Measures to protect women and clamp down on men need to be proportionate. But proportion is exactly what is lost when we shift seamlessly between murder and a slap on the bum. The murders of Everard and Nessa were newsworthy precisely because crimes like these are so rare. Women are not routinely murdered by strangers on their way home, even if they walk alone and in the dark. Statistics show that in 2018 only six per cent of UK femicides (nine victims) were committed by a stranger, with three of these women killed in the context of a robbery or burglary. This is out of a population of 34million women.

Citing such tiny numbers is not meant to diminish the horror of murder, but to put the chances of it happening into perspective. The stories of all the millions of women who arrive home safely each night rarely make headlines. Constantly overhyping the risks women face serves only to engender fear. Talk of ever more police powers, new laws and awareness-raising campaigns is the opposite of reassuring: it tells women to be afraid. It is perspective and proportion, far more than new legislation, that will help women feel safe. Unfortunately, once fear is unleashed, it has a tendency to spread.

The return of students to campus this autumn was followed by a spate of stories about women being ‘spiked’ on nights out. These were stories not simply about drugs being placed in someone’s drink, but of women claiming to have been jabbed with needles. If it strikes you as implausible that young men are arming themselves with Rohypnol-loaded syringes, evading door searches and managing to administer sufficiently large doses – all without anyone, including the intended victim, noticing – that’s probably because it is. Despite police receiving almost 300 reports of young women and men being jabbed with ‘something sharp’, no one has yet been charged. The majority of allegations so far reported to the police have been groundless. Yet the lack of evidence has not quelled panic among young women made fearful of dangers lurking everywhere.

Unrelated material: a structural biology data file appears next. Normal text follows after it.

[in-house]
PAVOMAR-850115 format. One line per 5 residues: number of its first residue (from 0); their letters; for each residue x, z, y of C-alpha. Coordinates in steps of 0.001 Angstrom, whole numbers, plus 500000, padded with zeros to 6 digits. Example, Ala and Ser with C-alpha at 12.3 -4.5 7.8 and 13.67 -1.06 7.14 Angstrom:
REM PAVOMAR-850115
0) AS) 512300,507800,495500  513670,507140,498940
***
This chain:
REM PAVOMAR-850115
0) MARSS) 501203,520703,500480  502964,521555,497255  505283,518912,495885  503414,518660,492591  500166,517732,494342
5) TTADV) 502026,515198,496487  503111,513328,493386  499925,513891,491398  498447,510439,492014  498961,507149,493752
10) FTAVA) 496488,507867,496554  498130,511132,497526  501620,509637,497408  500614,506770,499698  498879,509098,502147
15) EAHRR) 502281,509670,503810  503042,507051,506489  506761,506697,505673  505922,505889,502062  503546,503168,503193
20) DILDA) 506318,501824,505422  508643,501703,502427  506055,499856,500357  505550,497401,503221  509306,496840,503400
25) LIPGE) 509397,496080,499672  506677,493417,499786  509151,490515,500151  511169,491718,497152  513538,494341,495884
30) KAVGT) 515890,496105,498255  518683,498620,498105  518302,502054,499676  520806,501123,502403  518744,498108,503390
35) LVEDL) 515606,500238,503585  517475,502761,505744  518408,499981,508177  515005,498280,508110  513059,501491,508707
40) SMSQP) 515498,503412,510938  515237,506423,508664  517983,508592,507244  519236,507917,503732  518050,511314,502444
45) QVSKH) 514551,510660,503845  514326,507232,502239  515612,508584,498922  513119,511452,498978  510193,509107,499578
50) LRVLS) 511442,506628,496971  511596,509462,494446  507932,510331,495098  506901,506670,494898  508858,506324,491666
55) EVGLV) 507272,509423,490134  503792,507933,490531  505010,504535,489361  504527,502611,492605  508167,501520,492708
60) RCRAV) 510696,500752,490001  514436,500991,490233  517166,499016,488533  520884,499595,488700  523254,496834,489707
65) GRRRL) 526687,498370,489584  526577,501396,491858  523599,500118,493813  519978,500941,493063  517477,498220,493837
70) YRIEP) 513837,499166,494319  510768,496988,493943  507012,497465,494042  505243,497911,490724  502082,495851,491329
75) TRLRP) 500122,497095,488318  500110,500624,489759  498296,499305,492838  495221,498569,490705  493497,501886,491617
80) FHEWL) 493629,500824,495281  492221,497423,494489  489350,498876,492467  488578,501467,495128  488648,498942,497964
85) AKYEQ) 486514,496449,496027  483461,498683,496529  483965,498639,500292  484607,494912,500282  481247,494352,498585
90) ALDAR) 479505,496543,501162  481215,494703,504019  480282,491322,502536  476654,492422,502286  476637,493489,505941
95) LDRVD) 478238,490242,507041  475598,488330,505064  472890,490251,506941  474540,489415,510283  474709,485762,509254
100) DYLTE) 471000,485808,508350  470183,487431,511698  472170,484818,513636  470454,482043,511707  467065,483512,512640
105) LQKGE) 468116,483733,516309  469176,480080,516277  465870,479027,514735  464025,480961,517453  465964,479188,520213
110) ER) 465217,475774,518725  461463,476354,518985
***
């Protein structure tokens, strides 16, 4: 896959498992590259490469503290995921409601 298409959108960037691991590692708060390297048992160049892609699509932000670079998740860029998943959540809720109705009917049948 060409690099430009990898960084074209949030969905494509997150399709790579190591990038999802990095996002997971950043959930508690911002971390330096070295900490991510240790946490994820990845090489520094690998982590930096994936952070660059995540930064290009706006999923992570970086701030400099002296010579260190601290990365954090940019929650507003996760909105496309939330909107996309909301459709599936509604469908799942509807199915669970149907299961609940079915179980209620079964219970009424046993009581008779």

Not only does ramping up fear unnecessarily scare women, but it also leads to demands to criminalise men. This year there have been repeated calls for misogyny to be made a hate crime from female MPs from all political parties. Although the formal criminalisation of misogyny has, so far, been resisted, the police appear to have taken it upon themselves to act as though such legislation has been passed. The College of Policing is urging officers to prosecute catcalling and wolfwhistling under existing laws in a bid to target what it describes as ‘an epidemic of sexual harassment’. Officers have also been advised they can take ‘preventative measures’ and target men deemed likely to commit offences – ‘precriminals’ if you like – against women. This policing of people’s routine interactions demonises men, turns women into victims and replaces spontaneous interaction with suspicion and distrust.

We need to stop scaremongering about women’s safety and reject the feminism of fear. Rather than demanding ever more protections, in 2022 we need to stand up for freedom.

Joanna Williams is a spiked columnist and the director of Cieo.

Picture by: LinkedIn.

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Topics Feminism Identity Politics Politics UK